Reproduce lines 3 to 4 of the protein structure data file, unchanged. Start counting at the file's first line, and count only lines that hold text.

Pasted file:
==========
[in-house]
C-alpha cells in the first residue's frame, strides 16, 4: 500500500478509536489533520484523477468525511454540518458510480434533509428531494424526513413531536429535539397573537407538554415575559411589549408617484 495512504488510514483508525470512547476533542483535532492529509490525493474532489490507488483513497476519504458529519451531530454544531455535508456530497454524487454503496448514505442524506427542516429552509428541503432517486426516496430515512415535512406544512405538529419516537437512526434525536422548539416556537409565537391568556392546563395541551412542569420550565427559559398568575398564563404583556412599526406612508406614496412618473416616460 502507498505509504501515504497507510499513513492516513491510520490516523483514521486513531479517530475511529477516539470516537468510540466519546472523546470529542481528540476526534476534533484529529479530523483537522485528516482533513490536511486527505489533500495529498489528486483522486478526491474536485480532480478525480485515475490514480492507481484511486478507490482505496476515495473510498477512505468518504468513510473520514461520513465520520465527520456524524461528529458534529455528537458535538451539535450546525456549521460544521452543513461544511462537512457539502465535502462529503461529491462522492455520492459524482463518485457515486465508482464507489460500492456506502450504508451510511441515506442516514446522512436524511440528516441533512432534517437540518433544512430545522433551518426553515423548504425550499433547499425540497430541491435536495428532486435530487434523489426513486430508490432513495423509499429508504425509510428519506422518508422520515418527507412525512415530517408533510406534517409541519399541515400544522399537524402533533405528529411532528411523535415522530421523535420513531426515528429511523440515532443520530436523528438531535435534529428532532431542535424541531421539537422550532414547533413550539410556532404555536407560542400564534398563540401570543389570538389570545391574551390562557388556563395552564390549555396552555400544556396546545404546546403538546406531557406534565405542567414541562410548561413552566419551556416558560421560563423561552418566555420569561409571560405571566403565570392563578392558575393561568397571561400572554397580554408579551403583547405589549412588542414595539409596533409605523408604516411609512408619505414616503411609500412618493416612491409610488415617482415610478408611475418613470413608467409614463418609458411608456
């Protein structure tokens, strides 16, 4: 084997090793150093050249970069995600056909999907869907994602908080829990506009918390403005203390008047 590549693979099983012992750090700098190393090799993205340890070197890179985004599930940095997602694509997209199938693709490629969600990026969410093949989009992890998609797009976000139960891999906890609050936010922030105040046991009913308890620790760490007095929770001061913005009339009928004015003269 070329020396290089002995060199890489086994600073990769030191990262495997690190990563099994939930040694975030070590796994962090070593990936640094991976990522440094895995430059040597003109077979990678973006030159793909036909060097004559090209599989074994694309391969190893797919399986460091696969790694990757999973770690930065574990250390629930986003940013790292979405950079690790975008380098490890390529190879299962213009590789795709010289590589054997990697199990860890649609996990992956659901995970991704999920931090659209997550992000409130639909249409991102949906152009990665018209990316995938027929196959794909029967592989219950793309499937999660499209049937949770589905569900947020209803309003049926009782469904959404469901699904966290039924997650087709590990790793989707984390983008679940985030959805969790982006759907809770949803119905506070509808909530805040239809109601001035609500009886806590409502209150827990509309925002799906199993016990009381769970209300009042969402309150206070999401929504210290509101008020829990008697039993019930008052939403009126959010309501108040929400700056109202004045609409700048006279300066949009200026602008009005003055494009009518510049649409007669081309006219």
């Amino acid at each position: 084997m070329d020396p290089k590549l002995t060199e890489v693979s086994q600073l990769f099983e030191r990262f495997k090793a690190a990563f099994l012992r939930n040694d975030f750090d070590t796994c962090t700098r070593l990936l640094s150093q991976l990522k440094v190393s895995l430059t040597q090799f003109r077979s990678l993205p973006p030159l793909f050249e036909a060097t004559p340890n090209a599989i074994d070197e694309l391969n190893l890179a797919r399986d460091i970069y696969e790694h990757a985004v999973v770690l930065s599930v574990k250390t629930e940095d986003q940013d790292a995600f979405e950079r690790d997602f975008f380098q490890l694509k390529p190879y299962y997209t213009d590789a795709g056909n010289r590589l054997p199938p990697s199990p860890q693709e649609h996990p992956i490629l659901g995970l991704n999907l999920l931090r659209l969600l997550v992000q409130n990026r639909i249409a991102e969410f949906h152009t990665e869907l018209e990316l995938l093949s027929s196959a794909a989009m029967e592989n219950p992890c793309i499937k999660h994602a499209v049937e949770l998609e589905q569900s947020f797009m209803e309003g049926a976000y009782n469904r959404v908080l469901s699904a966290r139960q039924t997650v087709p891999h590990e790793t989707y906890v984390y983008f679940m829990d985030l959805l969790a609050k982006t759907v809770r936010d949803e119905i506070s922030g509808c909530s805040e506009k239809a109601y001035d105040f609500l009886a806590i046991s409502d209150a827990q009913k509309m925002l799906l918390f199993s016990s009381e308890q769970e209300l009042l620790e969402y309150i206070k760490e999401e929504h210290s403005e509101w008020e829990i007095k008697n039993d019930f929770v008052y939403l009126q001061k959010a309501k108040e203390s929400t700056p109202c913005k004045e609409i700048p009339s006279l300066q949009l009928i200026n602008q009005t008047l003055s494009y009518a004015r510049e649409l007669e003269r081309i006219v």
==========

């Protein structure tokens, strides 16, 4: 084997090793150093050249970069995600056909999907869907994602908080829990506009918390403005203390008047 590549693979099983012992750090700098190393090799993205340890070197890179985004599930940095997602694509997209199938693709490629969600990026969410093949989009992890998609797009976000139960891999906890609050936010922030105040046991009913308890620790760490007095929770001061913005009339009928004015003269 070329020396290089002995060199890489086994600073990769030191990262495997690190990563099994939930040694975030070590796994962090070593990936640094991976990522440094895995430059040597003109077979990678973006030159793909036909060097004559090209599989074994694309391969190893797919399986460091696969790694990757999973770690930065574990250390629930986003940013790292979405950079690790975008380098490890390529190879299962213009590789795709010289590589054997990697199990860890649609996990992956659901995970991704999920931090659209997550992000409130639909249409991102949906152009990665018209990316995938027929196959794909029967592989219950793309499937999660499209049937949770589905569900947020209803309003049926009782469904959404469901699904966290039924997650087709590990790793989707984390983008679940985030959805969790982006759907809770949803119905506070509808909530805040239809109601001035609500009886806590409502209150827990509309925002799906199993016990009381769970209300009042969402309150206070999401929504210290509101008020829990008697039993019930008052939403009126959010309501108040929400700056109202004045609409700048006279300066949009200026602008009005003055494009009518510049649409007669081309006219």
């Amino acid at each position: 084997m070329d020396p290089k590549l002995t060199e890489v693979s086994q600073l990769f099983e030191r990262f495997k090793a690190a990563f099994l012992r939930n040694d975030f750090d070590t796994c962090t700098r070593l990936l640094s150093q991976l990522k440094v190393s895995l430059t040597q090799f003109r077979s990678l993205p973006p030159l793909f050249e036909a060097t004559p340890n090209a599989i074994d070197e694309l391969n190893l890179a797919r399986d460091i970069y696969e790694h990757a985004v999973v770690l930065s599930v574990k250390t629930e940095d986003q940013d790292a995600f979405e950079r690790d997602f975008f380098q490890l694509k390529p190879y299962y997209t213009d590789a795709g056909n010289r590589l054997p199938p990697s199990p860890q693709e649609h996990p992956i490629l659901g995970l991704n999907l999920l931090r659209l969600l997550v992000q409130n990026r639909i249409a991102e969410f949906h152009t990665e869907l018209e990316l995938l093949s027929s196959a794909a989009m029967e592989n219950p992890c793309i499937k999660h994602a499209v049937e949770l998609e589905q569900s947020f797009m209803e309003g049926a976000y009782n469904r959404v908080l469901s699904a966290r139960q039924t997650v087709p891999h590990e790793t989707y906890v984390y983008f679940m829990d985030l959805l969790a609050k982006t759907v809770r936010d949803e119905i506070s922030g509808c909530s805040e506009k239809a109601y001035d105040f609500l009886a806590i046991s409502d209150a827990q009913k509309m925002l799906l918390f199993s016990s009381e308890q769970e209300l009042l620790e969402y309150i206070k760490e999401e929504h210290s403005e509101w008020e829990i007095k008697n039993d019930f929770v008052y939403l009126q001061k959010a309501k108040e203390s929400t700056p109202c913005k004045e609409i700048p009339s006279l300066q949009l009928i200026n602008q009005t008047l003055s494009y009518a004015r510049e649409l007669e003269r081309i006219v």